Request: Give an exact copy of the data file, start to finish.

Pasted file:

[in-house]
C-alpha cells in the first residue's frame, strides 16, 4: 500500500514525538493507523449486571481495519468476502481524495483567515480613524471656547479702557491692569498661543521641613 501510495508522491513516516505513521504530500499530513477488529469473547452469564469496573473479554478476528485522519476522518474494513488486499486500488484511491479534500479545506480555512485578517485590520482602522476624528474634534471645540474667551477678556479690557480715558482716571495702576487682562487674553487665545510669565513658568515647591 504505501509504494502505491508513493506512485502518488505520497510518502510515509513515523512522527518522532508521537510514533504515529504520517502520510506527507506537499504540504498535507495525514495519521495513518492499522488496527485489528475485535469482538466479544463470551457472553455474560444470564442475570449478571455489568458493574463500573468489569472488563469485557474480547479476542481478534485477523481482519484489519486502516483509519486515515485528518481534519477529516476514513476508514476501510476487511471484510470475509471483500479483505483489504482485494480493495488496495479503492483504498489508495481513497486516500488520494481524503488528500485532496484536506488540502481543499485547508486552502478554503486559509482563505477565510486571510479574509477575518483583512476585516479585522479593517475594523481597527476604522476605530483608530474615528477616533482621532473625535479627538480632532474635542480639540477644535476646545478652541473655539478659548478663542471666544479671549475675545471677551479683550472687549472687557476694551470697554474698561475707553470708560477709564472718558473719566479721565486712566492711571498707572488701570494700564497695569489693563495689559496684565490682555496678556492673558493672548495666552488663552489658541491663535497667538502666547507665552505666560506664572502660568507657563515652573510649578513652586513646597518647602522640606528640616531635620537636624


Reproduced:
[in-house]
C-alpha cells in the first residue's frame, strides 16, 4: 500500500514525538493507523449486571481495519468476502481524495483567515480613524471656547479702557491692569498661543521641613 501510495508522491513516516505513521504530500499530513477488529469473547452469564469496573473479554478476528485522519476522518474494513488486499486500488484511491479534500479545506480555512485578517485590520482602522476624528474634534471645540474667551477678556479690557480715558482716571495702576487682562487674553487665545510669565513658568515647591 504505501509504494502505491508513493506512485502518488505520497510518502510515509513515523512522527518522532508521537510514533504515529504520517502520510506527507506537499504540504498535507495525514495519521495513518492499522488496527485489528475485535469482538466479544463470551457472553455474560444470564442475570449478571455489568458493574463500573468489569472488563469485557474480547479476542481478534485477523481482519484489519486502516483509519486515515485528518481534519477529516476514513476508514476501510476487511471484510470475509471483500479483505483489504482485494480493495488496495479503492483504498489508495481513497486516500488520494481524503488528500485532496484536506488540502481543499485547508486552502478554503486559509482563505477565510486571510479574509477575518483583512476585516479585522479593517475594523481597527476604522476605530483608530474615528477616533482621532473625535479627538480632532474635542480639540477644535476646545478652541473655539478659548478663542471666544479671549475675545471677551479683550472687549472687557476694551470697554474698561475707553470708560477709564472718558473719566479721565486712566492711571498707572488701570494700564497695569489693563495689559496684565490682555496678556492673558493672548495666552488663552489658541491663535497667538502666547507665552505666560506664572502660568507657563515652573510649578513652586513646597518647602522640606528640616531635620537636624